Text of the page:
The oldest form of astrology that we know of was practiced in Mesopotamia. Though, it was not a “horoscopic” astrology. It rather appears that the Mesopotamians worked with a system based on the intersection of the ecliptic with the celestial equator. Some authors, as the German Werner Papke, are convinced, that the most important Mesopotamian myth, the Gilgamesh, is nothing else than the story of the seasons, constellations and the apparent travel of the “wandering stars” through the constellations up and down on the ecliptic path throughout the year.

He is convinced that Anu, Ea and Elil represent the threefold ecliptic, or better, ANU is the Sun’s path, while Ea describes the 16°30’ belt under the ecliptic, while the Elil path is the 16°30°[1] belt in the upper half of the ecliptic. These two 16°30’ belts represent the northern/southern declinations of the “wandering stars” (Moon, Mercury, Venus, Mars, Jupiter and Saturn), thus their deviation from the ecliptic. Sometimes above, others straight on it, sometimes beneath. Only the Sun never leaves its path.

He constructed stations fort he great Gods, fixing the astral likeness as constellations.

He determinate the year by designing the zones:

He set up three stars for each of the twelve months.

After defining the days of the year by heavenly figures, he founded the station of Jupiter to determine their bands…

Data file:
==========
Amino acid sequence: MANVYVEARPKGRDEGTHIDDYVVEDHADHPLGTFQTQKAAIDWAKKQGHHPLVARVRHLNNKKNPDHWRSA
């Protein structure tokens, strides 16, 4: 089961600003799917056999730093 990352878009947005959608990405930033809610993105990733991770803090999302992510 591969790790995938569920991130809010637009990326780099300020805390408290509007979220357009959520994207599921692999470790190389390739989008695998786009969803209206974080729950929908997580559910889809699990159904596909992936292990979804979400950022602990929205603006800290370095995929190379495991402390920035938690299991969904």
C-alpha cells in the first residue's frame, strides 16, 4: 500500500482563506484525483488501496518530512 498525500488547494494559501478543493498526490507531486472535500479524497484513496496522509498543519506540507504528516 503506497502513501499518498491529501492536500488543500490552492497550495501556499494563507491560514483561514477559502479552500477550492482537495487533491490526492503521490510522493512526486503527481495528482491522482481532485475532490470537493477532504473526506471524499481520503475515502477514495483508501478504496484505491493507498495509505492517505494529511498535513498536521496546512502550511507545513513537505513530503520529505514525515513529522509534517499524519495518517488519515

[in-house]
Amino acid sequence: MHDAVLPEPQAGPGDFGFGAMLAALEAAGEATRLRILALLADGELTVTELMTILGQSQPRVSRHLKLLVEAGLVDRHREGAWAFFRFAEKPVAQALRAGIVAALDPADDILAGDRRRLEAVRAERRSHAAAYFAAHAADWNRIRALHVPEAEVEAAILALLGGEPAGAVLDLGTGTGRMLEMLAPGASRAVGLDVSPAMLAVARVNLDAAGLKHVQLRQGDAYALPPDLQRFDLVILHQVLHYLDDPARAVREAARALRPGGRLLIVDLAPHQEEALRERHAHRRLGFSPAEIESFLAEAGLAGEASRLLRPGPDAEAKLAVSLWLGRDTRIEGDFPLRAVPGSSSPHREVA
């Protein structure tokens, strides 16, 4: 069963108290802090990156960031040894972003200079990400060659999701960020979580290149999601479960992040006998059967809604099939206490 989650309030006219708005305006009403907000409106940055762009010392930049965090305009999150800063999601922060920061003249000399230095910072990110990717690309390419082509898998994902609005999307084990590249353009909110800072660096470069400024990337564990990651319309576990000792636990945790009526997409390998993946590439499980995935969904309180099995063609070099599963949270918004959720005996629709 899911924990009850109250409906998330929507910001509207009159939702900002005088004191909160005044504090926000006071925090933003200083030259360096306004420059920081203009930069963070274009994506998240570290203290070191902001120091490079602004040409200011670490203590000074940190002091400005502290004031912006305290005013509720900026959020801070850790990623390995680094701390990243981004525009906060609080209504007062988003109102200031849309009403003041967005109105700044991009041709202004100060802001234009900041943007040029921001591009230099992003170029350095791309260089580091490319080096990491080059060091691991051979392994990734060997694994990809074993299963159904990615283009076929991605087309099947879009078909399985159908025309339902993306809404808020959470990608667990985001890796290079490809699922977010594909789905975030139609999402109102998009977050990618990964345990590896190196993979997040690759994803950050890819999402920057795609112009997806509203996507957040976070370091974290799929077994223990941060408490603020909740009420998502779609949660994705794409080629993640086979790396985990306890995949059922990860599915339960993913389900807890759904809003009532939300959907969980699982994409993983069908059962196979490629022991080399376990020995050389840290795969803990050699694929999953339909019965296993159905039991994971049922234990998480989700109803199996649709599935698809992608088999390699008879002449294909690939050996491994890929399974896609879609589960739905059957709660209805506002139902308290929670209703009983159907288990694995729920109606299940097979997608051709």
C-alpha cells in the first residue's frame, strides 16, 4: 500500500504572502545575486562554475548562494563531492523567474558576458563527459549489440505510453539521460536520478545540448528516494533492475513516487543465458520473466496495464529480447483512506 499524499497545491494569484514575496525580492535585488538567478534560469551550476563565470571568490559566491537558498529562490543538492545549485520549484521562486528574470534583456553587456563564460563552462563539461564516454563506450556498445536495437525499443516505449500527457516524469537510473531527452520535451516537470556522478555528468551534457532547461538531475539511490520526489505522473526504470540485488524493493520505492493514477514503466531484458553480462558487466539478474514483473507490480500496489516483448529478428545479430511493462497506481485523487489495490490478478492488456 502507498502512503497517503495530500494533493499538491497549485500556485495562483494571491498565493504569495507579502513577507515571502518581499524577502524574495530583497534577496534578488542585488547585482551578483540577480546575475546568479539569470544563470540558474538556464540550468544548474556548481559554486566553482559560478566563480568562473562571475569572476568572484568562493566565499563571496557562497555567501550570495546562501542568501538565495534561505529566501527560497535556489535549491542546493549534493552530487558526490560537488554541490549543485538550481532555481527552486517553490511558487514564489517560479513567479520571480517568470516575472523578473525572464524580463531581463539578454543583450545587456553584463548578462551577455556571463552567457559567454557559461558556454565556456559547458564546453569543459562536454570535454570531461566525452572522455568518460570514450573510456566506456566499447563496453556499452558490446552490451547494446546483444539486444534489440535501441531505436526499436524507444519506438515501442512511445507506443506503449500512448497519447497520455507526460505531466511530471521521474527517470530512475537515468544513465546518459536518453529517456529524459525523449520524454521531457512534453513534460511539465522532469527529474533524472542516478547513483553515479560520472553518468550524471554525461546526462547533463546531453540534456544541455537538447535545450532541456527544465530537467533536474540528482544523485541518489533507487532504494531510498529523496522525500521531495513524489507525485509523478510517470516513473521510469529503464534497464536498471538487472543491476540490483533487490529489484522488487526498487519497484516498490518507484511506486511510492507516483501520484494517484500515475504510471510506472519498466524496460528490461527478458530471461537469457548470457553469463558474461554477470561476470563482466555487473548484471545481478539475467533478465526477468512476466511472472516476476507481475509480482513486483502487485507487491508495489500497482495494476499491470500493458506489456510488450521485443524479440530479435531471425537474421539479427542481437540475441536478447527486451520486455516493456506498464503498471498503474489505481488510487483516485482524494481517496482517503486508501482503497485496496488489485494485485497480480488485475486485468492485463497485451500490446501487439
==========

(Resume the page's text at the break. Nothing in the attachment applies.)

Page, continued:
Alongside it he set up the stations of Enlil and Ea.

Quote from the Enuma Elish

Their mathematics was based on a sexagesimal system, thus based on the number 60. As we use now our ten fingers to count, they used their 12 knuckles on one hand and the five fingers on their other. 60 has many divisors (1,2,3,4,6,10,12,15,20,30 and 60) and 60 was the smallest integer divisible by all integers from 1-6.

For the Mesopotamians, a circle was the product of 6×60, which makes 360. Their year measured 360 days and 12 months with each 30 days.[2] Each day had 360 UŠ (24 hours). Time was calculated in 2 sets: the hours of the night 12 *simanu* and the hours of the day 12 *simanu*.[3] The number twelve was fundamental, as it has factors of 1,2,3,4 and 6. The day was divided into 6 *watches.* Three night watches and 3 day watches. Every watch was 2 *beru (30 U**Š**), *this is 2 hours also measured as 30° or 1/12 of the zodiac. The division of 360/6 gave the time unit of half a beru =60 minutes.

For the Mesopotamians, physical distance and time had the same units, so distance and time were similar. They counted time with *minas* -water weights-, similar to our hourglasses. This means that a certain amount of matter with a specific weight (water) needed a certain amount of time to pass from one container into the other, and that time could also be translated into distance. Their time calculation was further specialized by being linked to the rising or setting of certain fixed stars, the most important among them was Mul Mul.